Sancta Sanctorum (Lateran, Rome)

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Main altar of the Sancta Sanctorum, enshrining the Uronica.

The Sancta Sanctorum (Italian: Chiesa di San Lorenzo in Palatio ad Sancta Sanctorum) is a Roman Catholic chapel entered via the Scala Sancta (Holy Staircase) of the Lateran Palace in Rome. It was the original private chapel of the papacy before it moved to Avignon, and later to the Vatican Palace. The chapel is the only building from the old Lateran Palace that was not destroyed during its reconstruction.


The chapel acquired the Sancta Sanctorum sometime in the ninth century.[1] The spelling is Sancta, the neuter plural form of the Latin adjective "holy": this is a reference to the multiple relics preserved there (i.e. "the most holy things") and to the Holy of Holies in Jerusalem, traditionally called in Latin both sanctum sanctorum (the singular form) or sancta sanctorum.


The founder of the chapel is unknown. It was originally dedicated to Saint Lawrence, and served as the pope's private oratory until the Renaissance. It is located at the top of the Scala Sancta, ("Holy Stairs"). The first mention of the chapel is found in the Liber Pontificalis, during the tenure of Pope Stephen III (†772).

It formed part of the Lateran Palace, headquarters of the public offices of the papal court throughout the Middle Ages. Gregory IV (†844) had a private apartment built near the chapel to allow him to pray there.[1] It later became part of the Palace and Holy Steps complex commissioned by Sixtus V in 1586.[2]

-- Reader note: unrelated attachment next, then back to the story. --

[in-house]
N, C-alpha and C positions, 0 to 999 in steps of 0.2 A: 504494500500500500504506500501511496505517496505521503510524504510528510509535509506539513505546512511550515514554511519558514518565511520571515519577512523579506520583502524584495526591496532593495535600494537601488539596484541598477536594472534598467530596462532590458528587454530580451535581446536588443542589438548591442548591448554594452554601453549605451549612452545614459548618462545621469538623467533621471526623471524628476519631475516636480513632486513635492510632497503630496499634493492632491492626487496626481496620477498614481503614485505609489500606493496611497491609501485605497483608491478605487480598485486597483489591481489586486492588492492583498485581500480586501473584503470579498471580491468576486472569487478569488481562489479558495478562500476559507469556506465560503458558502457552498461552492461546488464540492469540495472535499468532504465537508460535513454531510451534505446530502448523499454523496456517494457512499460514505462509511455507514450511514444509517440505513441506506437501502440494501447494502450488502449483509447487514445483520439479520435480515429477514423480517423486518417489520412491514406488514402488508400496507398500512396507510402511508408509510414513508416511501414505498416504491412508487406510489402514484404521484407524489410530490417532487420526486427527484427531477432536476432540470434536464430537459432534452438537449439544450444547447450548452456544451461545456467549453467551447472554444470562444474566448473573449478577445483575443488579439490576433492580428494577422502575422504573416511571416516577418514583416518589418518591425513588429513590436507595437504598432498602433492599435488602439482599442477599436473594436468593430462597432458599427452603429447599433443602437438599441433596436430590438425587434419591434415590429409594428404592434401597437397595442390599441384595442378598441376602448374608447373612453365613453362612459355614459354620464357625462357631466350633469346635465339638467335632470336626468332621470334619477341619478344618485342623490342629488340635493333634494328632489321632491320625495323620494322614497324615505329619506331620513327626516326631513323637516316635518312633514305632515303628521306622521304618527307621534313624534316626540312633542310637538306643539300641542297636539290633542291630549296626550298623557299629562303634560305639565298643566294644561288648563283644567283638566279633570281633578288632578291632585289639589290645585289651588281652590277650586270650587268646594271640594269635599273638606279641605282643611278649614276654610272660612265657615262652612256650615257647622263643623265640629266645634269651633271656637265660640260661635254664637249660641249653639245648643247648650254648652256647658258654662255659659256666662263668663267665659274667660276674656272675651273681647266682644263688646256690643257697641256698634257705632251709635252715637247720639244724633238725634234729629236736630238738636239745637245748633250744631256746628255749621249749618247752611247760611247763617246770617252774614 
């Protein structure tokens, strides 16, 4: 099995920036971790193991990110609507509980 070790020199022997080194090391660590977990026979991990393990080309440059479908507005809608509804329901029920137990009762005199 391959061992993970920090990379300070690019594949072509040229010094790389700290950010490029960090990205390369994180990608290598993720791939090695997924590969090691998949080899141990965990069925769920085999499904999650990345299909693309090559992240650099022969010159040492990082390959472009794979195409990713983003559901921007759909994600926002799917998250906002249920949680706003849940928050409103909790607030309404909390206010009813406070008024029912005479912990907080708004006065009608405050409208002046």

Sancta sanctorum, cosmateque pavement from 1278

The chapel contains a cypress wood reliquary box, placed under the altar by Pope Leo III (†816). It supposedly houses the bones of at least 13 saints (whereof the chapel derives the name "holy of holies"). The reliquary box itself is taken to represent the Ark of the Covenant in Solomon's Temple.

Over the course of time, other relics were added, including the cloisonné enameled cross commissioned by Paschal I (†824).[2]

The opus sectile floor dates from 1278. This style of intarsiated pavement was created in the 12th century by the Cosmati family of stonecutters and widely copied throughout Rome in the 13th century.

The chapel also houses an icon of Christ Pantocrator, known as the Veronica, that was supposedly begun by Saint Luke and finished by an angel. It belongs to a class of icons known as acheiropoieta, or images not made by human hands, the most famous of which is the image of Christ’s face that miraculously imprinted itself on the sudarium of Veronica.[3]


  1. ^ a b "The Sancta Sanctorum", Scala Santa di Roma
  2. ^ a b "New Display of Sacred Objects from the Sancta Sanctorum", Patrons of the Arts in the Vatican Museums, September 1, 2015
  3. ^ Belting, Hans (1990). Bild und Kult: eine Geschichte des Bildes vor dem Zeitalter der Kunst. München: C. H. Beck. pp. passim. ISBN 9783406343674.

Coordinates: 41°53′15″N 12°30′25″E / 41.8876°N 12.5070°E / 41.8876; 12.5070